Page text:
While the filing of the lawsuit constitutes the formal start of the legal action, and stops the statute of limitations, service of process on the defendant must be accomplished under the Arizona Rules of Civil Procedure. The complaint (lawsuit) is merely the statement of the plaintiff’s claim. The Clerk of the Court issues a summons under the seal of the court, announcing the presence of the court and gives the defendant notice that the Arizona court is assuming jurisdiction for the purpose of resolving the “controversy,” or dispute. Service is not effective until process is either served upon or accepted by an authorized representative of the person or entity to be served.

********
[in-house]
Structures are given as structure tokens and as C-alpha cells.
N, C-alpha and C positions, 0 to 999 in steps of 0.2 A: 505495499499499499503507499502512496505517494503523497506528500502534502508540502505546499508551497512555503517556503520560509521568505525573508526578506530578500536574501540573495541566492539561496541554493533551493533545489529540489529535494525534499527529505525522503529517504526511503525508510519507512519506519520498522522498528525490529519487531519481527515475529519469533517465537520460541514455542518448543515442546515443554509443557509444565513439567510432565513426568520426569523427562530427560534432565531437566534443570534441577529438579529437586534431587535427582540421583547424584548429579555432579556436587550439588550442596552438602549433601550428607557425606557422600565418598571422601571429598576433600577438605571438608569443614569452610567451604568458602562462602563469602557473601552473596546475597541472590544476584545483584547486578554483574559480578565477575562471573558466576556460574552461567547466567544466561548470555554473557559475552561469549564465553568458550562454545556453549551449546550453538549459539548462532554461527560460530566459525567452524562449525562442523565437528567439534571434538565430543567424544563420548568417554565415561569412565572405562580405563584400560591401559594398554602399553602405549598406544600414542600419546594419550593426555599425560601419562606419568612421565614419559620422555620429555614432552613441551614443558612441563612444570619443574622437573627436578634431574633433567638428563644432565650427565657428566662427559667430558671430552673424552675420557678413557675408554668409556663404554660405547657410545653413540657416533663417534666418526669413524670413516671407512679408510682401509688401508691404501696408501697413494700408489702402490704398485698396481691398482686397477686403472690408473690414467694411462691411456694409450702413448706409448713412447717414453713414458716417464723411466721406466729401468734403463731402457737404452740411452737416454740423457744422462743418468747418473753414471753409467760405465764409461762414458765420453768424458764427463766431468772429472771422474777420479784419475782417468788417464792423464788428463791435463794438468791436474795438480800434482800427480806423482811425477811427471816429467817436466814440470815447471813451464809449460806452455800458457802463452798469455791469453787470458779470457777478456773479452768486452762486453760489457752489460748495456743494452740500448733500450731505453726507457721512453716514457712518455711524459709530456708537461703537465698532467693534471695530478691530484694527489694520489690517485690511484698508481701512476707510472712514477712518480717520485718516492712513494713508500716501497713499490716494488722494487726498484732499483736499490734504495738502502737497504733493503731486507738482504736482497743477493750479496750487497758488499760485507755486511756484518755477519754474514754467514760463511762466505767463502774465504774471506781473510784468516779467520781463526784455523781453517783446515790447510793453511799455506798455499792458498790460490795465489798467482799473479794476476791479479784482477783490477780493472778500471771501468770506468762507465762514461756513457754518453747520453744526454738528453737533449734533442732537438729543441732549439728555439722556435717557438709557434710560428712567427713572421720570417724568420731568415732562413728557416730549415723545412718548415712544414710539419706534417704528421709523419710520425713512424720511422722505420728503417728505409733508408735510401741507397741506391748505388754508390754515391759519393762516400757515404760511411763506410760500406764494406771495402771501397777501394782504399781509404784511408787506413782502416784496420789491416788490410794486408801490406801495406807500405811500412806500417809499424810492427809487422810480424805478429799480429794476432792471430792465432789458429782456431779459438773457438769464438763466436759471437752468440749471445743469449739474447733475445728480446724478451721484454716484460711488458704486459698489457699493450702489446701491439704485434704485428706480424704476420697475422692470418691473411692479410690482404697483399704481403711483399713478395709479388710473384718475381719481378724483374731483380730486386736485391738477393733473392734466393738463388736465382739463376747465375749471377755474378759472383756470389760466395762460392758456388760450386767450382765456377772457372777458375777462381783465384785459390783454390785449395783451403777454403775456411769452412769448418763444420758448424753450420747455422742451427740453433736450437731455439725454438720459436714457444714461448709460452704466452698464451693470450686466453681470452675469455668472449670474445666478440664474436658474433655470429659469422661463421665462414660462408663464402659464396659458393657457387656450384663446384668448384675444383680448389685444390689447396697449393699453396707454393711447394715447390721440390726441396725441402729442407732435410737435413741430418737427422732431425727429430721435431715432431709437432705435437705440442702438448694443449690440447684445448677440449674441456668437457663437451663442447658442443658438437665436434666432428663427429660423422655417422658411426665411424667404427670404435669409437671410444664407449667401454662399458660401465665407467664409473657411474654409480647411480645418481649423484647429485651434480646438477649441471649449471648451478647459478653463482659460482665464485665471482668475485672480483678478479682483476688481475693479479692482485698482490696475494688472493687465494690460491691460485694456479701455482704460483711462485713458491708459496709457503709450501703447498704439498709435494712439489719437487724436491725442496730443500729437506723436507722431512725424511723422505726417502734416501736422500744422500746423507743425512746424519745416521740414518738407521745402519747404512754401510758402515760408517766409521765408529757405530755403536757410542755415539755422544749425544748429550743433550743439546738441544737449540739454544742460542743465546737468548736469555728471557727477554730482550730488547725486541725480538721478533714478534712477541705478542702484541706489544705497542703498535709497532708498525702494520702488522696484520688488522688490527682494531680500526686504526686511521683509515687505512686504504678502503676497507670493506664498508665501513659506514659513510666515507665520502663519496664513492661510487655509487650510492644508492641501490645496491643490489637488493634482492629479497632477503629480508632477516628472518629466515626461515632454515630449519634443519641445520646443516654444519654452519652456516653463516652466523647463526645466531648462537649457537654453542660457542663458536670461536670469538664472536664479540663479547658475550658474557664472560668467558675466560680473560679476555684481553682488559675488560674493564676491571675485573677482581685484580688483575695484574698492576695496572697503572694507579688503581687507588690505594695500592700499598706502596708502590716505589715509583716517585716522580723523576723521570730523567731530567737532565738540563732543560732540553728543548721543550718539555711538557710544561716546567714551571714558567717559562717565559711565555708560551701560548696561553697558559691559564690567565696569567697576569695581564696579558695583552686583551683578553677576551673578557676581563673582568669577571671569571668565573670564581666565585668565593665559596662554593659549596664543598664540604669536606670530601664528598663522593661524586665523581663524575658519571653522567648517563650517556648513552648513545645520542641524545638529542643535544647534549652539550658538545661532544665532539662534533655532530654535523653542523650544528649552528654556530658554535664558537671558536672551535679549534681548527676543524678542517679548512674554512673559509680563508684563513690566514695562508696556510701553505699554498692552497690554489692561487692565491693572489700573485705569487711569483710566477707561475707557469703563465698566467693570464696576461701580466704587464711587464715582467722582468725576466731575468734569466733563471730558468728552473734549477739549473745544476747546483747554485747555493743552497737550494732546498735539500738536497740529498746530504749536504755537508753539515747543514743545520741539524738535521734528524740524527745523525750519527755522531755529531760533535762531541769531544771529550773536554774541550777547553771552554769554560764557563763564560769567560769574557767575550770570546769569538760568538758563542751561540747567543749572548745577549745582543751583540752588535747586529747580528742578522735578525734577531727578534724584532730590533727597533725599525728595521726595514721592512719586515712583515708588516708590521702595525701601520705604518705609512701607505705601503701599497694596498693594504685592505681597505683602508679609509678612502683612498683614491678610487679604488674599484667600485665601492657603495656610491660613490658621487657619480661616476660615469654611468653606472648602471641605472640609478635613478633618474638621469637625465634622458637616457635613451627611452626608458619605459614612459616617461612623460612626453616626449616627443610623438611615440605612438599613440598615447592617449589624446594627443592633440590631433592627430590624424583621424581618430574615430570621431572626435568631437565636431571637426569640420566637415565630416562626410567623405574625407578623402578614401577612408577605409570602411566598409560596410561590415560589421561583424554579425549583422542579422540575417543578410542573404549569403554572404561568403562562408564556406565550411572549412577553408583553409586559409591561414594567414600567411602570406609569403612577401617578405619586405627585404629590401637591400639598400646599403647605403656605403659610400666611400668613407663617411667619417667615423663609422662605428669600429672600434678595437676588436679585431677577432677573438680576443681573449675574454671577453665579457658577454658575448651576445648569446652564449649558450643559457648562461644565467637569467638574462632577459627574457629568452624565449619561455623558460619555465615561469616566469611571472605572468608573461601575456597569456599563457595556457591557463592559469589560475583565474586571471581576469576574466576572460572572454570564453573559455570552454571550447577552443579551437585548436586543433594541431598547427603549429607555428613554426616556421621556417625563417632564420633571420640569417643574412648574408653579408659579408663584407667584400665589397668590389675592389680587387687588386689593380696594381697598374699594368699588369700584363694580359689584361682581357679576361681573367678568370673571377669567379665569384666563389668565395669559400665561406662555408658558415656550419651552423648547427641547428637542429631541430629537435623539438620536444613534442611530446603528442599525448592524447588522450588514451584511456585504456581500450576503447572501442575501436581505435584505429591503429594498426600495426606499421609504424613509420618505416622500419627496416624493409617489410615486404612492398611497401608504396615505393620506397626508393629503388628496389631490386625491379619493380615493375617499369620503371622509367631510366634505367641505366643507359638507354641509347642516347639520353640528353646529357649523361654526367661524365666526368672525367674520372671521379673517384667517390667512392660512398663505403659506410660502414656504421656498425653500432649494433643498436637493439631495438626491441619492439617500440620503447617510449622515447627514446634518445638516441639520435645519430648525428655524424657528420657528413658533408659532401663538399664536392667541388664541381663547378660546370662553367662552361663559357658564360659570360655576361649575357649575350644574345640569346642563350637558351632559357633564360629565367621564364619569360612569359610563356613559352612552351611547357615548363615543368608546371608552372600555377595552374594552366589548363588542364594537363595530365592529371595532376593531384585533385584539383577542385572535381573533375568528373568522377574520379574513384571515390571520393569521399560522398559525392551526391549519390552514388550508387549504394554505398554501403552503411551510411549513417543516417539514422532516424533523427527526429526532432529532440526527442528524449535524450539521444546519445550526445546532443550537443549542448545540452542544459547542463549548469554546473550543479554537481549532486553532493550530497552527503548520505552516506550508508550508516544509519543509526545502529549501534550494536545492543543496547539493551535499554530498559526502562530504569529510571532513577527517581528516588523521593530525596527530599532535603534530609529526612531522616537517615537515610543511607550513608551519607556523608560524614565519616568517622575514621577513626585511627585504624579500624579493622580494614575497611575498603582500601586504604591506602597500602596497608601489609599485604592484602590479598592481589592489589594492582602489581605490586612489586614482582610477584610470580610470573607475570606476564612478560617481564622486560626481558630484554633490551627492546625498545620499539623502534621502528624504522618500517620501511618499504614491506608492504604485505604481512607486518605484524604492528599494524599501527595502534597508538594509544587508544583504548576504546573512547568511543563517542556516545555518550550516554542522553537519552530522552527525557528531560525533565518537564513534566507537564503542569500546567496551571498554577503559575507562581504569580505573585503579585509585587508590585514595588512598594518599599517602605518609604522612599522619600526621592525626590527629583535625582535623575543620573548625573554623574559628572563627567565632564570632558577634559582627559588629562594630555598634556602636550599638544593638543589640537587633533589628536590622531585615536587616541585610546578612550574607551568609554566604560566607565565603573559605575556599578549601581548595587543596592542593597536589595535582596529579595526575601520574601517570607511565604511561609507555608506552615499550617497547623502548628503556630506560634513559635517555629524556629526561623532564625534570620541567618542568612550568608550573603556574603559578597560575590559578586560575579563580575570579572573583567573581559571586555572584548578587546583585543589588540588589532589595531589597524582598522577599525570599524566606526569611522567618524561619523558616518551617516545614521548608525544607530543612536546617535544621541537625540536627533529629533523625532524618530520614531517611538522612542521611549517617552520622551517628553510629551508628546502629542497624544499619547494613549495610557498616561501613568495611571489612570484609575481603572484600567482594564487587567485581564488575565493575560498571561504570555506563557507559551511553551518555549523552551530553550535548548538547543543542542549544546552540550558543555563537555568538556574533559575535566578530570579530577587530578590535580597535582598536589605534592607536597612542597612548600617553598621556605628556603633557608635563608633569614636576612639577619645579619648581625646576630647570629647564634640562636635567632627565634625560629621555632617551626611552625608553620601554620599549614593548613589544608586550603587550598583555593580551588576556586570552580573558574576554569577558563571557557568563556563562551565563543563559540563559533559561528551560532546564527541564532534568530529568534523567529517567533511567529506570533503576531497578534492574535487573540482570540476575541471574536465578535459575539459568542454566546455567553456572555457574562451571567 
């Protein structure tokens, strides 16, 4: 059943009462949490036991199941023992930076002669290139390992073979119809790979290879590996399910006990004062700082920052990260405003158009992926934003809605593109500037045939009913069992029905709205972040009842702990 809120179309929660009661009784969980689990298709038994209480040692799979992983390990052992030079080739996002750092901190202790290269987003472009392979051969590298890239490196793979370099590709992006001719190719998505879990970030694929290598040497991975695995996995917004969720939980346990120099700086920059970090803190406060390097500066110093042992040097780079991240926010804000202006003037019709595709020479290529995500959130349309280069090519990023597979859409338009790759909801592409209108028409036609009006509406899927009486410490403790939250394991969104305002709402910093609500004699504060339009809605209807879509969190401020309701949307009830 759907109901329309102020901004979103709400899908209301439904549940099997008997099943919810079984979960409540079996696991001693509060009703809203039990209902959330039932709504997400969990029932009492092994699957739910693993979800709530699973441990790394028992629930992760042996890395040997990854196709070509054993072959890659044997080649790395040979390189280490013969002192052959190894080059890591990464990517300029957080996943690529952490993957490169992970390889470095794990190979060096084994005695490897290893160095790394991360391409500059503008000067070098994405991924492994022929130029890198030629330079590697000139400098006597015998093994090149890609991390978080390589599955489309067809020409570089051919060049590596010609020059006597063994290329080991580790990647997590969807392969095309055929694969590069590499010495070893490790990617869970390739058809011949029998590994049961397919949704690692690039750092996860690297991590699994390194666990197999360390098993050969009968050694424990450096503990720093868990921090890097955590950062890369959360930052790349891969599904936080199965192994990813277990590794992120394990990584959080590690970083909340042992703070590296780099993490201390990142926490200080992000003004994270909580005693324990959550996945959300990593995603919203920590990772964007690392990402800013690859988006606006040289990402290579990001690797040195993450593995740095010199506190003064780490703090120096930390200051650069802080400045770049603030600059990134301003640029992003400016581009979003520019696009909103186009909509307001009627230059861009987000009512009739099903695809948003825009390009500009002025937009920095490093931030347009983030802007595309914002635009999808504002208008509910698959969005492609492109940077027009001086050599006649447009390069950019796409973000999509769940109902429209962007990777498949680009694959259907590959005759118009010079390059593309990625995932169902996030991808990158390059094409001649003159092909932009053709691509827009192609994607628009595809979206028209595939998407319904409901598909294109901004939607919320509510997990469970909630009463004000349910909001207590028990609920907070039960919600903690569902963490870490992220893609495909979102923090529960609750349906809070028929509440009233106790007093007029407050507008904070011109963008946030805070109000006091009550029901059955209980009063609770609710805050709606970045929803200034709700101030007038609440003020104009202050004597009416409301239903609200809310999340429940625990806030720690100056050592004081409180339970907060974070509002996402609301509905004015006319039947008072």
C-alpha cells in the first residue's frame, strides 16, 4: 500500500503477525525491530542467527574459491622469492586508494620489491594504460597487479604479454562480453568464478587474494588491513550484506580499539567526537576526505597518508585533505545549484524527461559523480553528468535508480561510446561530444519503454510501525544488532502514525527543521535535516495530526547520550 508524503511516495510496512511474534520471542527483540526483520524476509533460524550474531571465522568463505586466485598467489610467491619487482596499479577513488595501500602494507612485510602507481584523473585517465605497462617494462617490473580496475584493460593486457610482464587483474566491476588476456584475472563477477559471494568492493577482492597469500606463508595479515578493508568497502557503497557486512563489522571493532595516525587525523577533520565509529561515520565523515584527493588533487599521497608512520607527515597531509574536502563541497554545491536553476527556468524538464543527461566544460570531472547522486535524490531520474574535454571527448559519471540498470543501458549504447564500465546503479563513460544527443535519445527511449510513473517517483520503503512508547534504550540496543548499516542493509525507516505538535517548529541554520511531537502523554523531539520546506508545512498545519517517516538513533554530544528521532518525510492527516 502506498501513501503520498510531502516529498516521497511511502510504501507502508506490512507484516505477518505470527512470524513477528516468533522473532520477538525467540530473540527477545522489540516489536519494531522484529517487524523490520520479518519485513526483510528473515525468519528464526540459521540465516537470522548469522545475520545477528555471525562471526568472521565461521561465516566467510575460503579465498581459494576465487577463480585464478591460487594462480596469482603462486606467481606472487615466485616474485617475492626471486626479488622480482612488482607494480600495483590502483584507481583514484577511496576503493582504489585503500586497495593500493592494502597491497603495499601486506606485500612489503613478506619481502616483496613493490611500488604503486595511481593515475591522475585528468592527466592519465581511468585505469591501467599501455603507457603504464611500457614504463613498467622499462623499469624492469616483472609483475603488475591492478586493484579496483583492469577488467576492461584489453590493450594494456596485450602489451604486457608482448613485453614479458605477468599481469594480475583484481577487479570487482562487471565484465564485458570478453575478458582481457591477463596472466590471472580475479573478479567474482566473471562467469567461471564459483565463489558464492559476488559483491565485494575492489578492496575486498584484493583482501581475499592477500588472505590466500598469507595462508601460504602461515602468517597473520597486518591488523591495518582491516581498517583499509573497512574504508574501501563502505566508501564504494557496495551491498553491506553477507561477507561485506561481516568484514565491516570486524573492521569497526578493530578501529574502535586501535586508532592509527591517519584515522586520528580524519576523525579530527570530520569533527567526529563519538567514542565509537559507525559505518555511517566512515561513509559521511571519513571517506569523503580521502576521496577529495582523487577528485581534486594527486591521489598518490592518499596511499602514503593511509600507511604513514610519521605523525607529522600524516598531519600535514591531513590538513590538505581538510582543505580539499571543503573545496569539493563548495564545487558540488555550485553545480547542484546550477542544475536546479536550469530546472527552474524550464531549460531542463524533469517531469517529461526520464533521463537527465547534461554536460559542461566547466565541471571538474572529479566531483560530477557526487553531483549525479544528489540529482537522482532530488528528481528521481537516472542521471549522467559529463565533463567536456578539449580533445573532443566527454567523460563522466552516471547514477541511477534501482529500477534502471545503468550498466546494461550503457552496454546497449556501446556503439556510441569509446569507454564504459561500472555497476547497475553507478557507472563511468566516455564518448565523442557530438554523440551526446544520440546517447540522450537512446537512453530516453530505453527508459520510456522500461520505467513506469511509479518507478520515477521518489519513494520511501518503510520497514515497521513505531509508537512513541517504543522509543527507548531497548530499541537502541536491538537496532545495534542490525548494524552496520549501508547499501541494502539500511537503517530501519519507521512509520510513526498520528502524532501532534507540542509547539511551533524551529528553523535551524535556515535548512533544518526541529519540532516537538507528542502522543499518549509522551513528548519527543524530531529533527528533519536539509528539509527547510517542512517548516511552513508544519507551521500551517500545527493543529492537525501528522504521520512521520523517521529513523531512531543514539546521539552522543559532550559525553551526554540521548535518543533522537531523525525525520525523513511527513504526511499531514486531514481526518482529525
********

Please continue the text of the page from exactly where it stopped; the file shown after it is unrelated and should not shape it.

The time limit to serve a party within Arizona is 120 days after the filing of the lawsuit. The day on which the complaint is filed is not counted, but weekends and holidays are included. If service is not made on a defendant within that period, the Arizona court may grant a motion to dismiss the suit or do so on its own initiative. The complaint is dismissed “without prejudice,” meaning that the defendant may be served within a new time period usually set by the court, usually another 120 days. If the plaintiff demonstrates good cause as to why service cannot be accomplished within the initial 120-day period, the court must extend the time for service for an appropriate period. A plaintiff cannot serve his own lawsuit. He must retain a sheriff’s deputy, a constable or a certified process server to do so, and pay them directly for their service.